August 11, 2013

Aggressive In A Passive Kind Of Way

Posted in Writing tagged , , , , , , at 4:30 PM by Dawne Webber

I hate conflict.

I hate conflict so much I will do anything to avoid it. That’s tough because conflict is an inevitable as death and taxes. I usually handle conflict in one of two ways (here I go getting mentally naked in public again. Something in blogging brings that out in me.) When conflict rears its ugly head, I swallow down the anger, ruminate on and exaggerate it until it builds (usually way out of proportion), then I use the momentum from the built up anger to confront or annihilate the “conflicter.” Not pretty or healthy. Sometimes it’s easier to just get walked on; that’s the second way I handle it.

This impacts my writing and not in a positive way. This quote is from one of my pre-conference assignments shows how important conflict is to a novel:

You need tension on the page at all times, and the best way to accomplish this is to create conflict in the plot and narrative. 

In other words, no conflict, no story. But if I avoid conflict in life, there’s no way I’m going to confront it when I write. I prefer writing warm fuzzy scenes because:

  • I like my characters and I want to shield them from trouble. They’re my babies after all.
  • I like the warm fuzzies I get from writing warm fuzzies.
  • I hate conflict.

But I love conflict in the books I read. Gone Girl, The Help and A Visit From the Goon Squad all ensured that I was too busy to do anything but continue reading. I needed to find out what happened next or to put it dryly, to learn how the characters resolved their conflicts.

Flashback to writing my first novel, Unveiled. Oh, the climax was so tearfully beautiful, dripping with its warm fuzziness. I waited with anticipation while my friend read it; surely she’d have nothing but praise for it.  Thank God she was a true friend—brutally honesty— or my writing would never have improved.

“Boy, you sure wimped out on the climax.” Not the first words out of her mouth, but the ones I remember most clearly.

“No, I didn’t.” She was wrong. After all, I knew my characters better than she did.

“There’s no way she would’ve said that to him. You totally avoided the entire conflict.” Maybe she did know them better.

“But if I go there, I’m afraid I won’t be able to fix it.” And the novel I’d worked so hard on would crash and burn.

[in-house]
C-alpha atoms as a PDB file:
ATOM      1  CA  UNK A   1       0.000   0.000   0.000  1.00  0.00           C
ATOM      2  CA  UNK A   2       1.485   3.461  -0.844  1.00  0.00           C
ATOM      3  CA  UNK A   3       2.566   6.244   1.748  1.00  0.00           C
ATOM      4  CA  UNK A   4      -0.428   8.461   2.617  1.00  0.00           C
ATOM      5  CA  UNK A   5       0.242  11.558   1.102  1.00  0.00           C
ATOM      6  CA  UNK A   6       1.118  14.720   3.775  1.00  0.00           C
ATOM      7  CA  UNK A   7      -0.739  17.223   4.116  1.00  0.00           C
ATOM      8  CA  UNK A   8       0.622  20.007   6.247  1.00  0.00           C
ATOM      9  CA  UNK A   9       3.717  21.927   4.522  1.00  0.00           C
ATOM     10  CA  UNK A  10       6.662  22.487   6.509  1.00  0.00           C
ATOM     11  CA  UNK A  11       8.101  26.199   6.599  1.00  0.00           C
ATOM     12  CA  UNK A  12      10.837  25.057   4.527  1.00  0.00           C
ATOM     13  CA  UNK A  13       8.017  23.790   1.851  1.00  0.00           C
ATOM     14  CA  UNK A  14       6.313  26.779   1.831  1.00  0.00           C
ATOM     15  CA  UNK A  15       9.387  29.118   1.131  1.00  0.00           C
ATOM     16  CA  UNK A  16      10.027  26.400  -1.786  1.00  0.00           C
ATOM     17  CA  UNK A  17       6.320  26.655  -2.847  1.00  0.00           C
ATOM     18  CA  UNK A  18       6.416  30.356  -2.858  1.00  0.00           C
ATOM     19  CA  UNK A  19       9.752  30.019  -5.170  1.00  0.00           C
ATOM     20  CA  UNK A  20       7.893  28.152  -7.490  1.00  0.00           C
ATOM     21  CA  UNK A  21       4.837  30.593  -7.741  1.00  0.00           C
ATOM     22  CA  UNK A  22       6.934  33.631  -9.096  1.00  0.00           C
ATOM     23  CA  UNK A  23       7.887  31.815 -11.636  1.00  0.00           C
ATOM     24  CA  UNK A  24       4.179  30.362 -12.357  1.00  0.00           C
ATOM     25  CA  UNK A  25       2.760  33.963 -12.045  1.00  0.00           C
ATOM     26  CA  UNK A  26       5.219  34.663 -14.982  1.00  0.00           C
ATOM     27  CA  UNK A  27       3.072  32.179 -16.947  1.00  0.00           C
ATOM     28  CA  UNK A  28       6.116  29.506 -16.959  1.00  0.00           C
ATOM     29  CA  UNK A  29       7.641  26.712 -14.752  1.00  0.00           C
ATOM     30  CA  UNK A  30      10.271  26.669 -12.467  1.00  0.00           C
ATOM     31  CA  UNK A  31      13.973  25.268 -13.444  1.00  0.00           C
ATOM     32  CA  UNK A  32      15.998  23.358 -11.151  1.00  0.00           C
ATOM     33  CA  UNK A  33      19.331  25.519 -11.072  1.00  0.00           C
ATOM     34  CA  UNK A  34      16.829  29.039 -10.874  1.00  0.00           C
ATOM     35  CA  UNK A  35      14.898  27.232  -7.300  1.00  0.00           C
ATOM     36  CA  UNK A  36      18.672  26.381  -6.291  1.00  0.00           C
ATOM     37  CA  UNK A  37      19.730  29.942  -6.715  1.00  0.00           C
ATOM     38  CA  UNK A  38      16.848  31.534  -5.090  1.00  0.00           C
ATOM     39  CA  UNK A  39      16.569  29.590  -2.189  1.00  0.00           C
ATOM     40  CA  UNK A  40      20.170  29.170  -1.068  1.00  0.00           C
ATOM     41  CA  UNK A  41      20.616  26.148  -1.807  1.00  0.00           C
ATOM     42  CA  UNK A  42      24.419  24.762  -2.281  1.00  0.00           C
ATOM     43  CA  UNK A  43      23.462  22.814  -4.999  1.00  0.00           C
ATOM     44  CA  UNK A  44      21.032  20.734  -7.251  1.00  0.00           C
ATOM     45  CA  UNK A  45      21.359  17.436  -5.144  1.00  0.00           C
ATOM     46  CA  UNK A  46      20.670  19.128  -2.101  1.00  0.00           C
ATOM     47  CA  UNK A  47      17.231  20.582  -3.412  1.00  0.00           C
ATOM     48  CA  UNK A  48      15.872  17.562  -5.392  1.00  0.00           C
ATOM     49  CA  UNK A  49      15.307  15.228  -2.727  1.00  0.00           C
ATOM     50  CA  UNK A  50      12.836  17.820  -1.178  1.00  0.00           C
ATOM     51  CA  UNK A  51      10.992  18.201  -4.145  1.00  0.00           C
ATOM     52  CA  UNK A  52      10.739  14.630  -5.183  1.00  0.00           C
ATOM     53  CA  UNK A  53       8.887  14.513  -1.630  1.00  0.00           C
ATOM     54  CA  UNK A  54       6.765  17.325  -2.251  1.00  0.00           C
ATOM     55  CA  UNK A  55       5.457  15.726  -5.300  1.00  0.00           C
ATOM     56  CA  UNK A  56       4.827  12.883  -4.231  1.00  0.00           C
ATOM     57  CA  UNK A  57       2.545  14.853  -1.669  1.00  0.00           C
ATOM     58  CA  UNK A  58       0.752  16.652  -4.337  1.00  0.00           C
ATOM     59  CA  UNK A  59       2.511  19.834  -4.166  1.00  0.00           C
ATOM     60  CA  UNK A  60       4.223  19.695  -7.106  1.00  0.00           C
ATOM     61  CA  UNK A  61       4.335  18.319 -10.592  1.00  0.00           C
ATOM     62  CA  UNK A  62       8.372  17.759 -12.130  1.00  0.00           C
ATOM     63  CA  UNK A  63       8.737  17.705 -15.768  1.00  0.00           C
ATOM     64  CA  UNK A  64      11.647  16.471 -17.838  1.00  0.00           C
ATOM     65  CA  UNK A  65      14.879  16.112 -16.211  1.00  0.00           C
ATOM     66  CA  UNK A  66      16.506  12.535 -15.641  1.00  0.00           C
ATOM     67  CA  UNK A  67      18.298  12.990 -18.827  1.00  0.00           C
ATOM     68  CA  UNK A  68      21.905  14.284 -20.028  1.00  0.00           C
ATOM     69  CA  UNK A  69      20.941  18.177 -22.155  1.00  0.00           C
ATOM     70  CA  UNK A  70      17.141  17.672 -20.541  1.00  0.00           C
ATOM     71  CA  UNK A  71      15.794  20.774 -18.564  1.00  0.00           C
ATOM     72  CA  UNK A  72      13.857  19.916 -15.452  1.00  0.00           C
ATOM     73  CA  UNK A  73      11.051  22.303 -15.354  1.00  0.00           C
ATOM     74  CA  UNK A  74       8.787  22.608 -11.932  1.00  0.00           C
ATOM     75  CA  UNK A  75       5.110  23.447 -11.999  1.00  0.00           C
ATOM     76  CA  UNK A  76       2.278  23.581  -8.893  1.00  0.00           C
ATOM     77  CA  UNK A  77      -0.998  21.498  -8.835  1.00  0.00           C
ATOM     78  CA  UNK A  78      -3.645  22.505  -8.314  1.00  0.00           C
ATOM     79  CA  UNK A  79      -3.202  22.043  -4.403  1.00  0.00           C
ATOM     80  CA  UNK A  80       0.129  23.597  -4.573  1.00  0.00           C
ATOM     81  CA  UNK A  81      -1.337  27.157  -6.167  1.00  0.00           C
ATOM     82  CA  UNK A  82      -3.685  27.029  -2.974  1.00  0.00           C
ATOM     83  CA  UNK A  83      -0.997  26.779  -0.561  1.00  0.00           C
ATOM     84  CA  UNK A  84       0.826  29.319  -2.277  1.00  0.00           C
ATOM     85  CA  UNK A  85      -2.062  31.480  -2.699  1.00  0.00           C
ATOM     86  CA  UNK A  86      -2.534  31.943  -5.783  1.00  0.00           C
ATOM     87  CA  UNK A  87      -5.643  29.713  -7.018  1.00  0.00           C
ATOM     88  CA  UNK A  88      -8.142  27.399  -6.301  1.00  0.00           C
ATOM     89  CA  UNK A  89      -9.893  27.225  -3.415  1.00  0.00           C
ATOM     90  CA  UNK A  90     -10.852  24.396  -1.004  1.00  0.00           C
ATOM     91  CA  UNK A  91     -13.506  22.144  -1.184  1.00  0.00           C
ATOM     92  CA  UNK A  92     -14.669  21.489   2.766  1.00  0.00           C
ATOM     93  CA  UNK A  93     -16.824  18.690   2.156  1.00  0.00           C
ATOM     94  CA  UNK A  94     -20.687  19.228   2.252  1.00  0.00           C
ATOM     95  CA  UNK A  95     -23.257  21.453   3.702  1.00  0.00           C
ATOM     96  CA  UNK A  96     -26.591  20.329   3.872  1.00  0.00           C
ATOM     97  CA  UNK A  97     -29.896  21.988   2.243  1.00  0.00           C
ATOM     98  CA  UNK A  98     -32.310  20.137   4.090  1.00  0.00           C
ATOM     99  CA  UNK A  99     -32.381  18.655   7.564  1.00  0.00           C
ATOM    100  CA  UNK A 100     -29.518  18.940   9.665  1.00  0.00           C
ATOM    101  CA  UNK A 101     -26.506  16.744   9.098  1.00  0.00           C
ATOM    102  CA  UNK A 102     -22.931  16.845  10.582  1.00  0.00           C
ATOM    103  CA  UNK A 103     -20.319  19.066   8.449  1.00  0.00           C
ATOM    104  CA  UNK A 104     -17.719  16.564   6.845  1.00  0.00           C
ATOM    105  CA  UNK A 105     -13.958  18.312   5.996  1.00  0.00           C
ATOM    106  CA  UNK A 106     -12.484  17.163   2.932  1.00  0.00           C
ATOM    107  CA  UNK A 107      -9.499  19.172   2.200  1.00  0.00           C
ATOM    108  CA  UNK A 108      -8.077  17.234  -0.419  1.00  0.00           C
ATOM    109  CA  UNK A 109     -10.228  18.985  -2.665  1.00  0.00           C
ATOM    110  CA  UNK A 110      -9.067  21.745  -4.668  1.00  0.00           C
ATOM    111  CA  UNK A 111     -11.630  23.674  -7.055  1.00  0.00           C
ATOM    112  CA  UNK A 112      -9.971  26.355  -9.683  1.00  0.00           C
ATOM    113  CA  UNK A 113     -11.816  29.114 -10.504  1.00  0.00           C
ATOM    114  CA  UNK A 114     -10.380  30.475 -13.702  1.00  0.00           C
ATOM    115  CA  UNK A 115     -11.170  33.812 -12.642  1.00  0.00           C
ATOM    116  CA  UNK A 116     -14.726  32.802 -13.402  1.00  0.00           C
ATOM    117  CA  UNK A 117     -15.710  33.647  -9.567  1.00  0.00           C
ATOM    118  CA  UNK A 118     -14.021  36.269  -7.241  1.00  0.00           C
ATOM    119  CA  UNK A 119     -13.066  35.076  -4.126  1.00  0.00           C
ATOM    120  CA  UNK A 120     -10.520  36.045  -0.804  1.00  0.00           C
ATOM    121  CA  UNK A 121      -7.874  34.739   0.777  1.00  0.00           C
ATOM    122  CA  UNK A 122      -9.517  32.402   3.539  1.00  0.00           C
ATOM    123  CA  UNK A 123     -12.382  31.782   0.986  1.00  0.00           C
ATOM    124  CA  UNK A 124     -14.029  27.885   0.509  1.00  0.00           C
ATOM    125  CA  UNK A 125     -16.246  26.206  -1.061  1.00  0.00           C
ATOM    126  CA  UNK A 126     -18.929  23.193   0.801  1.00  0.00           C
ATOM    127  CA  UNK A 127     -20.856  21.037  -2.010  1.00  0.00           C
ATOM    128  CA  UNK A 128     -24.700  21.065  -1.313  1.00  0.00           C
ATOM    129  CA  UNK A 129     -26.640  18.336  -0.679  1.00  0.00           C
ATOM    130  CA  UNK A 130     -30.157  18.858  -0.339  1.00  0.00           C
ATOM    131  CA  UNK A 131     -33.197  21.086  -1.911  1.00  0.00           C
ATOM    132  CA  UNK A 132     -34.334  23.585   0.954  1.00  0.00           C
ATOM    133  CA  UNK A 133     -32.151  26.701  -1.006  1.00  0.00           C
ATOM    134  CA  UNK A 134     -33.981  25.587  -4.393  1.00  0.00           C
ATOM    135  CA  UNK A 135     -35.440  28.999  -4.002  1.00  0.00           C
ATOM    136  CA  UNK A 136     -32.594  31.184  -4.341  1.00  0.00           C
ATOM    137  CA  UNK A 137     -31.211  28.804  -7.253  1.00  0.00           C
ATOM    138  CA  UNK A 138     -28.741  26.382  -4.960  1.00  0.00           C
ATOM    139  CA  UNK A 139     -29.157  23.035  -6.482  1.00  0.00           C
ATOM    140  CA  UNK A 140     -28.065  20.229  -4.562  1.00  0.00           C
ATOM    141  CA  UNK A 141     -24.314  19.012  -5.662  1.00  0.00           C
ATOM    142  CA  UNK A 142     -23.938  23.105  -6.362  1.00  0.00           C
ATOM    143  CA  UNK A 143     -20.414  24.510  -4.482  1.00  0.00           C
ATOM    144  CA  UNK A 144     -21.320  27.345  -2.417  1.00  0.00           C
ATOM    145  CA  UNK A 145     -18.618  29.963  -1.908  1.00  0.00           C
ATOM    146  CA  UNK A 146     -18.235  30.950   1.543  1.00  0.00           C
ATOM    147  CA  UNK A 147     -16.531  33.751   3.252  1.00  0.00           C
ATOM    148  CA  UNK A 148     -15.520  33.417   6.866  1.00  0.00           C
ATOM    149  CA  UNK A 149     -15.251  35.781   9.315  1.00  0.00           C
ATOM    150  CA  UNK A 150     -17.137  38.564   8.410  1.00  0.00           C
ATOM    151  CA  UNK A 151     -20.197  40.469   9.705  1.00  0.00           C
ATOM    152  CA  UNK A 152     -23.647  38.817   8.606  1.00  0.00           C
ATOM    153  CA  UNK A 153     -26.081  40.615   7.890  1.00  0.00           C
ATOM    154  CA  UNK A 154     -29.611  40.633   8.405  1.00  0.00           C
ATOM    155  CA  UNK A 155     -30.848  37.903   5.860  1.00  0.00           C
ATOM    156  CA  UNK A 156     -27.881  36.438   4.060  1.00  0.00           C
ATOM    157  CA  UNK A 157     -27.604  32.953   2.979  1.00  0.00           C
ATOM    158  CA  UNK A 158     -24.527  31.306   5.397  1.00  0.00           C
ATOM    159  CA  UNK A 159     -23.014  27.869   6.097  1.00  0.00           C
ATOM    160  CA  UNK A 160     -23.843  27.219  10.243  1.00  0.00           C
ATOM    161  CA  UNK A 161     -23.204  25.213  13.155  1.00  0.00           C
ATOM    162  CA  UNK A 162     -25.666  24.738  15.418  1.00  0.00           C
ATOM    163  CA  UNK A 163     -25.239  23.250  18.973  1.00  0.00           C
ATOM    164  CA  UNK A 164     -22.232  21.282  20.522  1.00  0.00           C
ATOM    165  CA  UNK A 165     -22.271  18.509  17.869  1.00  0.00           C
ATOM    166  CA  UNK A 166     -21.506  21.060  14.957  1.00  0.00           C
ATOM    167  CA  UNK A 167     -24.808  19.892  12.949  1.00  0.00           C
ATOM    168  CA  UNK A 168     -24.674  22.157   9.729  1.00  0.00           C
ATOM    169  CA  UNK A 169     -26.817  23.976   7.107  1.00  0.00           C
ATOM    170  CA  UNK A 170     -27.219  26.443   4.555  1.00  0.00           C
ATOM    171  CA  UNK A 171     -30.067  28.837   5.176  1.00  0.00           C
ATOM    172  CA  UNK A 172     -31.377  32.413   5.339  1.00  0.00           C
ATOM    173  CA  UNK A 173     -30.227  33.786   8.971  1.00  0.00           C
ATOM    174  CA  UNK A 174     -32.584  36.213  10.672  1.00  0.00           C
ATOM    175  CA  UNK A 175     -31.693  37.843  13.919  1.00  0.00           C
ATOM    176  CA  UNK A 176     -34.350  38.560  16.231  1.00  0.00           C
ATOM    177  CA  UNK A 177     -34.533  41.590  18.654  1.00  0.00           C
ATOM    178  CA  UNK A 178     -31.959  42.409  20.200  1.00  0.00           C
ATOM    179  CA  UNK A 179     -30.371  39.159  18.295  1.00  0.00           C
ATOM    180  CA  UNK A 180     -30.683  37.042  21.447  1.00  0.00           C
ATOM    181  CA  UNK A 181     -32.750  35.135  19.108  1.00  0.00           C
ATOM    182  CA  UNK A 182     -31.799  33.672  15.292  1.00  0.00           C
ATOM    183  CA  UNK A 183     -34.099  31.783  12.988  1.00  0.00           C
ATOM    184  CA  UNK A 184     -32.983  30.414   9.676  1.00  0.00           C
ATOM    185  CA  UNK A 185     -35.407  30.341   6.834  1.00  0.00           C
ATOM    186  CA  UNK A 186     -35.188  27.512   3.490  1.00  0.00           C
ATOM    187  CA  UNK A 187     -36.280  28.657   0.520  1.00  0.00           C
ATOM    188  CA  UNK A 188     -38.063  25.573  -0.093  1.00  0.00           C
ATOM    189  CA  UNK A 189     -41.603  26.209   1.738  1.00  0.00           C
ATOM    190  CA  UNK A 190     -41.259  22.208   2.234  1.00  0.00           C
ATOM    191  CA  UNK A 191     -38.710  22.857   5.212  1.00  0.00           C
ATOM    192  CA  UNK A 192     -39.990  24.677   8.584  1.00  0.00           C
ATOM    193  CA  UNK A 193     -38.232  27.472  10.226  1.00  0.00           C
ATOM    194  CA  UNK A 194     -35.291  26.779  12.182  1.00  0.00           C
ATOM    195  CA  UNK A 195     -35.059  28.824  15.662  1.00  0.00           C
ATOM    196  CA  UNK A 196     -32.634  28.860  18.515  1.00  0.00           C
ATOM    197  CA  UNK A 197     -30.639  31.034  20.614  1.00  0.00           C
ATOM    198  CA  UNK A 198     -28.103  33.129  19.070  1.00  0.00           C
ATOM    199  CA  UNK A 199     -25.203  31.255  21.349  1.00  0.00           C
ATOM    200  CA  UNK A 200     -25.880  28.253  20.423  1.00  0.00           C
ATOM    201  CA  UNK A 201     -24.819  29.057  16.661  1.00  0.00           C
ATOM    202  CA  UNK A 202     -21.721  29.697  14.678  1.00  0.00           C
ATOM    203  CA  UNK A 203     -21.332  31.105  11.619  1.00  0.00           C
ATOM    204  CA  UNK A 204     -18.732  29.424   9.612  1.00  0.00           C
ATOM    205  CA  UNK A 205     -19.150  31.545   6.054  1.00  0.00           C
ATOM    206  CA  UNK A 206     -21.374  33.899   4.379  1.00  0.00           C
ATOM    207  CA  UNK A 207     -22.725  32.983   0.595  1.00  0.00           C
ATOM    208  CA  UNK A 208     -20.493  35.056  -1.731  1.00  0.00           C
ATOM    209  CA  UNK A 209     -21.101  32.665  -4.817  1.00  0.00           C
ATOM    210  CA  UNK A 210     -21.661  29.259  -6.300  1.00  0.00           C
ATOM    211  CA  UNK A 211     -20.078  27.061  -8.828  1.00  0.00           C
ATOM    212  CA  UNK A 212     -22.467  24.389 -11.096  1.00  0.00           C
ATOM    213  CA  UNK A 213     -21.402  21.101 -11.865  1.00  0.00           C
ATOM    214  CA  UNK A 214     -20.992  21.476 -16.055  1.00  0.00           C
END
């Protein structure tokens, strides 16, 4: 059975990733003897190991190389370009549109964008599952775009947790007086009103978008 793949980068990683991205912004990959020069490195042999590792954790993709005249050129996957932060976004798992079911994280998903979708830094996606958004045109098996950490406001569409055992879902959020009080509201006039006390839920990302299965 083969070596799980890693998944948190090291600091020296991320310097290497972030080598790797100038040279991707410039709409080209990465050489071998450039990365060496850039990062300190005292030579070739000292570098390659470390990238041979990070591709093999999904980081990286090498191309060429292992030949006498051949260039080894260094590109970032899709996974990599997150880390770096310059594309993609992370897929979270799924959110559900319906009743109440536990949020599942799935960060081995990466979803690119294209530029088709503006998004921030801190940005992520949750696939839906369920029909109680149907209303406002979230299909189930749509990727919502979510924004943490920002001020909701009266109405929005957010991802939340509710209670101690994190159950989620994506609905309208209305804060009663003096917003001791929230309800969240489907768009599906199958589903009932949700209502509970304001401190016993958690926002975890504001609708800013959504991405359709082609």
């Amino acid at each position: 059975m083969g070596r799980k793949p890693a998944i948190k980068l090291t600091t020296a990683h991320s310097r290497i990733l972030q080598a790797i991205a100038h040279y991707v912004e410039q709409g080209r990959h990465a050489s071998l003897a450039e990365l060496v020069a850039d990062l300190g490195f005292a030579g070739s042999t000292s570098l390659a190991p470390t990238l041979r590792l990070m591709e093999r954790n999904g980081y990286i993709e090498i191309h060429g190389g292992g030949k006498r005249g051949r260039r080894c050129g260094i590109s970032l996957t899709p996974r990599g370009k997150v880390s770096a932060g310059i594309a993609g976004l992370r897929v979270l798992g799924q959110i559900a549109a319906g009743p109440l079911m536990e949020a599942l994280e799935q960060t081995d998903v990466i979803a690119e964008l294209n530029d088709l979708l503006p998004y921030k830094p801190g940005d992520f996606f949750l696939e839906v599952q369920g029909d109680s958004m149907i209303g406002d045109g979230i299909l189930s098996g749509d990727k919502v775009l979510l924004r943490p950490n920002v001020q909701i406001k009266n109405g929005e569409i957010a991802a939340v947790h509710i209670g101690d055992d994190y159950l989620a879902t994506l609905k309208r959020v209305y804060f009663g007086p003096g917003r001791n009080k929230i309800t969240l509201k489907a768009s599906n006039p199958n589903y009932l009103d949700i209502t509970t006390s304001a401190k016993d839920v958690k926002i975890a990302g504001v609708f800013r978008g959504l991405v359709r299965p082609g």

And that was my problem with writing conflict. After he was such a jerk, how could she possibly forgive him? And after she said such hateful bitter things, how could he possibly forgive her? I wasn’t good enough to get them out of that situation.

But I knew my friend was right so I manned up and, armed with a large glass of wine while my family slept, I rewrote the climax. In the wee morning hours, I realized it was a much better story.

And now, though I’m aware of the necessity of conflict and I even enjoy writing it, I find myself avoiding it sometimes. Actually, readers usually point out my cop outs to me. So thanks to the intrepid writers in my writers’ group who don’t let me get away with less than I’m capable of. And for their great ideas. I have some stuff brewing that I’m really looking forward to writing. Tonight with a glass of wine while my family sleeps.

relationship, couple, marriage, forgivenessThis may be the inspiration for my next novel.

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3 Comments »

  1. I, too, am conflict-phobic. Only I never lash out. I always stay quiet.

    As for how this affects my writing, I think it helps me. I let my characters say and do things that I don’t dare. They act as my outlet for the “me” who wishes I could be calm, cool, collected, and contentious. I put them in tough situations and make them get themselves out–and not by wimping out, either.

    It’s quite cathartic! ;)

    Like

    • Dawne Webber said,

      Do you/your favorite character always win these conflicts? ;)

      I know a writer who uses real people in her stories and kills them off (in the story, of course) if she gets mad at them.

      Like

      • No, different characters win and lose. I like to mix it up, because that’s the way it is in life. My characters are neither always strong or always weak. They surprise me by doing things that surprise themselves.

        But each character has an essential quality–both a flaw and a positive trait that they display throughout the story, hopefully making them believable and keeping the plot line form going to wonky.

        So far, I don’t have a “favorite” character. You’d think it would be my main character, but I’m not so sure…

        Like


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